args.UpdatedCacheItem = new CacheItem(id, updatedEntity);
                            args.UpdatedCacheItemPolicy = GetPolicy(refreshInterval);
                        }

                    }
                },
                AbsoluteExpiration = DateTimeOffset.UtcNow.AddSeconds(refreshInterval)
            };
        }

        private CacheItemPolicy GetPolicy(double refreshInterval)
        {
            return new CacheItemPolicy
            {
                UpdateCallback = (CacheEntryUpdateArguments args) =>
                {
                    if (args.RemovedReason == CacheEntryRemovedReason.Expired)
                    {
                        var id = args.Key;

                        // Get current cached value
                        var currentCachedEntity = args.Source[id] as string;

                        var newEntity = AddKeys(id);

                        // If new is not null - update, otherwise just refresh the old value
                        if (newEntity != null)
                        {
                            var updatedEntity = newEntity;
                            args.UpdatedCacheItem = new CacheItem(id, updatedEntity);
                            args.UpdatedCacheItemPolicy = GetPolicy(refreshInterval);
                        }
                        else
                        {
                            var updatedEntity = currentCachedEntity;
                            args.UpdatedCacheItem = new CacheItem(id, updatedEntity);
                            args.UpdatedCacheItemPolicy = GetPolicy(refreshInterval);
                        }

                    }
                },
                SlidingExpiration = TimeSpan.FromSeconds(refreshInterval),
            };
        }
    }
}

Implementation with IMemoryCache in .NET Core

I have a strong feeling a lot of people will come to read this article for the part that follows… Who cares about .NET Framework, amirite?! It’s all about .NET Core nowadays, son!

I’d be lying if I didn’t say that I prefer the .NET Core implementation. But I digress. Let’s stay on the issue at hand - implementing an auto refreshing cache.

We still have access to MemoryCache in .NET Core. However it only provides a callback which will execute after an item has been removed. That doesn’t matter for our use case. Remember what we said at the start. We don’t care if we get stale data as long as there are no cache misses! To achieve the same thing we did in the previous section we are going to use a shiny new interface called IMemoryCache. And guess what! It’s provided by Microsoft too!

The code is more or less the same with some differences when it comes to the locking. This time we’re performing operations inside an async method so we can’t use a regular lock. For the sake of completeness I’ll provide the full implementation + tests and gotchas after.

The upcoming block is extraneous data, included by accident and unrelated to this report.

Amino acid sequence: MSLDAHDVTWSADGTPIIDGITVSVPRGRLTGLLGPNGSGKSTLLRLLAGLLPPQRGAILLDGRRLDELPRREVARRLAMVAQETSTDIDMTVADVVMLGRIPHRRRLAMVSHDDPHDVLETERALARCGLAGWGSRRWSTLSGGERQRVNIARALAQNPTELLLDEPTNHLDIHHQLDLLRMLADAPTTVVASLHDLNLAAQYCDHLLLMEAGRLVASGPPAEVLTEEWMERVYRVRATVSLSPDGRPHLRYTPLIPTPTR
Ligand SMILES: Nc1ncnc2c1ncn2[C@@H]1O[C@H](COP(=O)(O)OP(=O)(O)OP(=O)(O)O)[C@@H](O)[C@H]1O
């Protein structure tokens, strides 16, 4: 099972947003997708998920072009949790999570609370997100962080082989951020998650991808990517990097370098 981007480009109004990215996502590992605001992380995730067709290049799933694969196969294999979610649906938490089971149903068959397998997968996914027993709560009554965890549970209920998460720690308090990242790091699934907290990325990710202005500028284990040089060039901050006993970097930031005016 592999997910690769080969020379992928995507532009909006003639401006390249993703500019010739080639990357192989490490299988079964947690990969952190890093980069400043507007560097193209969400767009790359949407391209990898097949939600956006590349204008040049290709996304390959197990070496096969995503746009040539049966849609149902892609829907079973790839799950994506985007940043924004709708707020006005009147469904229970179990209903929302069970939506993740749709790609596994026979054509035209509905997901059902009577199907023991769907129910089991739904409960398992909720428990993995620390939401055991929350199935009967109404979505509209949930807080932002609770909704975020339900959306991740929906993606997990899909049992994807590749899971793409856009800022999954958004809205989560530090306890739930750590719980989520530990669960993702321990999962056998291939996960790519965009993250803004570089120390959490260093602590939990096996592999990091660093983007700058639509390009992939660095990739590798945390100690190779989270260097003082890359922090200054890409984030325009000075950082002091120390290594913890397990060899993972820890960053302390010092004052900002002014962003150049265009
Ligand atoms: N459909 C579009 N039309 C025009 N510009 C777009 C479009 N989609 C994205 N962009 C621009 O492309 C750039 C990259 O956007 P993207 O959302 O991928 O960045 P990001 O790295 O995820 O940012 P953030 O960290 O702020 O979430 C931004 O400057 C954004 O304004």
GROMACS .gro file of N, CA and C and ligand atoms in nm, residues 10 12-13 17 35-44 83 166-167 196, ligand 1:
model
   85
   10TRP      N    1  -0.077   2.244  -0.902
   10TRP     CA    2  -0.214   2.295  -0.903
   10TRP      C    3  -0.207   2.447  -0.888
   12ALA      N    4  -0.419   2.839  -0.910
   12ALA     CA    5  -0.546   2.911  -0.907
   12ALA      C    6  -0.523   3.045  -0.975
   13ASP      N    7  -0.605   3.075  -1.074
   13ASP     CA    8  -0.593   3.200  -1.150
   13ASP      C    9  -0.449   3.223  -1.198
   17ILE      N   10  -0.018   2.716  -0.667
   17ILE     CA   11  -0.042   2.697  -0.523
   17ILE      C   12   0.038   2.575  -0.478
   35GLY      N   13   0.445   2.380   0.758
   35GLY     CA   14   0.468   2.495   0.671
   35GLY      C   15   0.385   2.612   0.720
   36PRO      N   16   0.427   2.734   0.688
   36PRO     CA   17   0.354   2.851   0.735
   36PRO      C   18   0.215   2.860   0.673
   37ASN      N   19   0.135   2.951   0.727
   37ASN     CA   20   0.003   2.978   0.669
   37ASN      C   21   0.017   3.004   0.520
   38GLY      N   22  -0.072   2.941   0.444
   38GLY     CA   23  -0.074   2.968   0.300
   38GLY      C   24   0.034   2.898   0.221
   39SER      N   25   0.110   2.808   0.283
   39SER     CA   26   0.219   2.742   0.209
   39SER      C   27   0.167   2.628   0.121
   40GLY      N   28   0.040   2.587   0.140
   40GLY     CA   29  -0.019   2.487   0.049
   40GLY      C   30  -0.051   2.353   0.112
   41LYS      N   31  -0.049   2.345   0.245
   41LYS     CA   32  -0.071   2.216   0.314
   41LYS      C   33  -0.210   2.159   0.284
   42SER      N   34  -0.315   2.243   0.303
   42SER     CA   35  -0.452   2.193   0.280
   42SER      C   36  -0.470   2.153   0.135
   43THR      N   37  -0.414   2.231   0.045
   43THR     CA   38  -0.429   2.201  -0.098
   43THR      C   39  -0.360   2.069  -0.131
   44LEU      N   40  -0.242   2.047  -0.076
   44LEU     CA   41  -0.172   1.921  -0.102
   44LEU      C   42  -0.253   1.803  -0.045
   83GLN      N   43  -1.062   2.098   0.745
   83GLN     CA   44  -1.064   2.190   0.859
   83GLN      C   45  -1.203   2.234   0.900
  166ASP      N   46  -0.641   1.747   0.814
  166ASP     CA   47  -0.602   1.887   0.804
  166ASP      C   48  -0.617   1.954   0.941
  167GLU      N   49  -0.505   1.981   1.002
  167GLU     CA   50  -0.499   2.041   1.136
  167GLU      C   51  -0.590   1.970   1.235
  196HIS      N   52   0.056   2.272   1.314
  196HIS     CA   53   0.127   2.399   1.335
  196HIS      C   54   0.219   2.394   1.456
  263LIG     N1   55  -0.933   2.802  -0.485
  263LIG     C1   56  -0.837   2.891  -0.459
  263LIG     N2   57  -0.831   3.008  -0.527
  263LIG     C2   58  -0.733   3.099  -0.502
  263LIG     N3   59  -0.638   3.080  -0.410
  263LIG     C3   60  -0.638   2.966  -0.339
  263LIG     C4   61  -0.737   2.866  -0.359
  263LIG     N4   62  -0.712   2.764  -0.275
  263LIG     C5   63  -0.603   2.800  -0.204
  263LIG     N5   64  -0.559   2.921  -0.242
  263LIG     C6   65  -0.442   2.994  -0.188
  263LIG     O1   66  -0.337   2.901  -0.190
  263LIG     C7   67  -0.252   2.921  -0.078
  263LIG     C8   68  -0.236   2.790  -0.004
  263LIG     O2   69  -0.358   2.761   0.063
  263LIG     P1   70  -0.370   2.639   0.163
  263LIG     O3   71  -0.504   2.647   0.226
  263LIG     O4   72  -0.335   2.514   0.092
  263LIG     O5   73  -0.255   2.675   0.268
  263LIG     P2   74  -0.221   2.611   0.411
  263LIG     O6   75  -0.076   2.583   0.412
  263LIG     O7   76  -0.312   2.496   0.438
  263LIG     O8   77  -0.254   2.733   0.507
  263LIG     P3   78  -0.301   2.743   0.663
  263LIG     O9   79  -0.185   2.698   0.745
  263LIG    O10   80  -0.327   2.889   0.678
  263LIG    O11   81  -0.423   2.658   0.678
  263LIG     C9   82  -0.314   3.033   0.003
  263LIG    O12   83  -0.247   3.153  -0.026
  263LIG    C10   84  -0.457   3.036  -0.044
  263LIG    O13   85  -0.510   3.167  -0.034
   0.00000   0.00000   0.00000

using System;
using System.Collections.Concurrent;
using System.Threading;
using System.Threading.Tasks;
using Microsoft.Extensions.Caching.Memory;

namespace FooBar.Providers
{
    public class SettingsStore
    {
        private const string cacheKey = "FooBarPrivateKey";
        private const int refreshTimeInSeconds = 3600;
        private readonly IMemoryCache memoryCache;
        private readonly ConcurrentDictionary<object, SemaphoreSlim> locks = new ConcurrentDictionary<object, SemaphoreSlim>();

        public SettingsStore(IMemoryCache memoryCache) => this.memoryCache = memoryCache;

        public async Task<Settings> GetSettingsAsync()
        {
            // Normal lock doesn't work in async code
            if (!memoryCache.TryGetValue(cacheKey, out Settings settings))
            {
                SemaphoreSlim certLock = locks.GetOrAdd(cacheKey, k => new SemaphoreSlim(1, 1));
                await certLock.WaitAsync();

                try
                {
                    if (!memoryCache.TryGetValue(cacheKey, out settings))
                    {
                        // This method is not implemented because it can be anything.
                        // The main part is that you want to cache an object.
                        settings = await GetSettingsFromRemoteLocation();
                        memoryCache.Set(cacheKey, settings, GetMemoryCacheEntryOptions(refreshTimeInSeconds)); // 1 hour
                    }
                }
                finally
                {
                    certLock.Release();
                }
            }
            return settings;
        }

        private MemoryCacheEntryOptions GetMemoryCacheEntryOptions(int expireInSeconds = 3600)
        {
            var expirationTime = DateTime.Now.AddSeconds(expireInSeconds);
            var expirationToken = new CancellationChangeToken(
                new CancellationTokenSource(TimeSpan.FromSeconds(expireInSeconds + .01)).Token);

            var options = new MemoryCacheEntryOptions();
            options.SetAbsoluteExpiration(expirationTime);
            options.AddExpirationToken(expirationToken);

            options.PostEvictionCallbacks.Add(new PostEvictionCallbackRegistration()
            {
                EvictionCallback = (key, value, reason, state) =>